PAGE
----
Updated March 2021
If you’re new to family caregiving, you may not be aware of two important tax benefits for caregivers:
- Deductions for Medical and Dental Expenses
- The Child and Dependent Care Tax Credit
Like any great opportunity, some rules apply:
Claiming an Elderly Parent, Spouse or Other Relation as a Dependent
Before you can take advantage of these deductions and credits, the person in your care must qualify as a dependent. The IRS has very specific criteria that you and your relative must meet, including:
Neither the taxpayer nor the care recipient can be claimed as dependents of other taxpayers. This includes your spouse if filing jointly. Your loved one must also be a U.S. citizen, U.S. national, U.S. resident alien, or a resident of Canada, Mexico, the Canal Zone or the Republic of Panama.
Relation to Dependent
You can claim your parents, stepparents, grandparents, other direct ancestors and even your in-laws – whether or not they live with you. Cousins, foster parents and other seniors meet the standard only if they live with you all year as a member of your household.
Dependent status is established if your loved one’s annual gross income was below $4,300 (excluding Social Security and pension payments) and if you paid more than half of your parent's support for the calendar year.
The full set of conditions is laid out in IRS Publication 501. The document includes “tests” to help you determine dependent eligibility. For a definitive decision, consult a tax expert.
Tax Tips for Caregivers
Once you claim your loved one as a dependent, other tax breaks become available. To benefit from the dependents tax deductions and the elderly dependent care tax credit, you need careful accounting and documentation of expenses you paid for your dependent. This is especially important if more than one person is contributing to your loved one’s care. Knowing who paid what is critical to determining who’s eligible to claim the dependent.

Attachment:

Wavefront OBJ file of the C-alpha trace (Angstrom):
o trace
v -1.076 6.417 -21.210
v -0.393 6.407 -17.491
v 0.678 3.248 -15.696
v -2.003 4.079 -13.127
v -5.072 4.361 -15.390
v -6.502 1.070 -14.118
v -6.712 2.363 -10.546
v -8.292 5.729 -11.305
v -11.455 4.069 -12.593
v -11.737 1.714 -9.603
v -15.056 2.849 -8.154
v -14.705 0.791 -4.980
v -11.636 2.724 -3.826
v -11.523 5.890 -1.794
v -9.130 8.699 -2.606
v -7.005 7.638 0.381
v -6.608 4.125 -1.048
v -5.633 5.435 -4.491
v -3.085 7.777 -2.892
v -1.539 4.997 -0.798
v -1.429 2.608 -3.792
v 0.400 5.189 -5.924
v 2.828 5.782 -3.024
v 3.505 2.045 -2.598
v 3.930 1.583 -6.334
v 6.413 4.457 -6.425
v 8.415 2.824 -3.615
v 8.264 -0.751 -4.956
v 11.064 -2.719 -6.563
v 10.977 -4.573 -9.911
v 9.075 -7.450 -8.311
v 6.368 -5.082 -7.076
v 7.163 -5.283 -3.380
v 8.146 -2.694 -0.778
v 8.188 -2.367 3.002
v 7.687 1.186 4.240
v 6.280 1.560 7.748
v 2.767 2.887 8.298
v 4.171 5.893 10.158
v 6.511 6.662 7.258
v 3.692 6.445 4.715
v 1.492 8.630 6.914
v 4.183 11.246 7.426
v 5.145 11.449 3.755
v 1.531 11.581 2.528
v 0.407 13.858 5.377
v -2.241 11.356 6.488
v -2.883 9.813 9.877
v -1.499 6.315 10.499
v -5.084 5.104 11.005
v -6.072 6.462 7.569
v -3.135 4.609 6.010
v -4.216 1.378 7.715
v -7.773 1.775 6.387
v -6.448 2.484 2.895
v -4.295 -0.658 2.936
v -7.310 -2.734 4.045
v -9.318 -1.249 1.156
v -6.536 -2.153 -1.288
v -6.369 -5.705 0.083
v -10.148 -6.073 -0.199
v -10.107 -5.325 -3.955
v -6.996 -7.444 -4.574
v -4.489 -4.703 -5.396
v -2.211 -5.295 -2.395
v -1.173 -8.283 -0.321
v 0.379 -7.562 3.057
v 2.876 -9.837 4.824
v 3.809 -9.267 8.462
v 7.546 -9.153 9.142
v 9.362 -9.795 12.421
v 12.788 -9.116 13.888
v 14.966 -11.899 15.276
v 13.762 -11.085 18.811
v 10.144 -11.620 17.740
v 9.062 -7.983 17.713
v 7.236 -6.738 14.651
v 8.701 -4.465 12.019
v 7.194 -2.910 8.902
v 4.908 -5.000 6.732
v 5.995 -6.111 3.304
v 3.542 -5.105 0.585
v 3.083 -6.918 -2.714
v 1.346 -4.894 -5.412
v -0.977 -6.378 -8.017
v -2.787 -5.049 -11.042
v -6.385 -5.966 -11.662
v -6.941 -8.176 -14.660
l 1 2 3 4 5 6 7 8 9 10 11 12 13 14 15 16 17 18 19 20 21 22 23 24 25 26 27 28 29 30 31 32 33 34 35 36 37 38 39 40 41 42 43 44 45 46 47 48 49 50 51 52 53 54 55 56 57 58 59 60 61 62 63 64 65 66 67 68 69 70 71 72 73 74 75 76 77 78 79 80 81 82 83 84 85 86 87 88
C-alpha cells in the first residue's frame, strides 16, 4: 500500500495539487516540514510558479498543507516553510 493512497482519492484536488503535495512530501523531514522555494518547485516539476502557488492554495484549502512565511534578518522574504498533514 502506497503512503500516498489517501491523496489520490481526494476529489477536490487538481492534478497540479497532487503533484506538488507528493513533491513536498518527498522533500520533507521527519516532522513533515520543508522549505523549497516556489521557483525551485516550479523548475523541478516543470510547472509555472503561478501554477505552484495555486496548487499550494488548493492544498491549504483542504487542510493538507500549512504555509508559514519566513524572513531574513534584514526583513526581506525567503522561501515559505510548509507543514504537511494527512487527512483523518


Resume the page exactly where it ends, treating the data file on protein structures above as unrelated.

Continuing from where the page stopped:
Many out-of-pocket medical, dental and related costs can be deducted from your tax bill, including:
- Care provided by doctors, dentists, surgeons, chiropractors, psychiatrists, psychologists and nontraditional medical practitioners
- Home health visits
- Inpatient hospital and residential facility care
- Prescription drugs
- Some home medical equipment and renovations
Claim the Tax Credit for Elderly Parents and Others Living with You
The Child and Dependent Care Credit allows you to write off care expenses if you have to pay someone to watch your loved one while you work. To qualify, you (and your spouse if filing jointly) must have earned income. This means that you work for someone else or are self-employed.
Additionally, the care recipient must be unable to safely care for themselves – and have lived with you for at least half a year. The total expenses used to calculate the credit may not be more than $3,000 per dependent. Expenses are eligible if the primary reason the purchase was made was to ensure the individual's well-being and protection. IRS Publication 503 includes more detailed explanations and “tests” to help you determine eligibility. A tax pro can confirm your calculations.
Tax issues can be complicated, and many of us feel anxious about making a mistake or overwhelmed by the requirements. But figuring out dependent status and calculating credits and deductions can help lower the emotional and financial costs of care.
This information is not intended as a substitute for professional financial, accounting, tax or legal consultation; it is provided “as is” without any representations or warranties, express or implied. Always consult professionals when you have specific questions about any financial matter.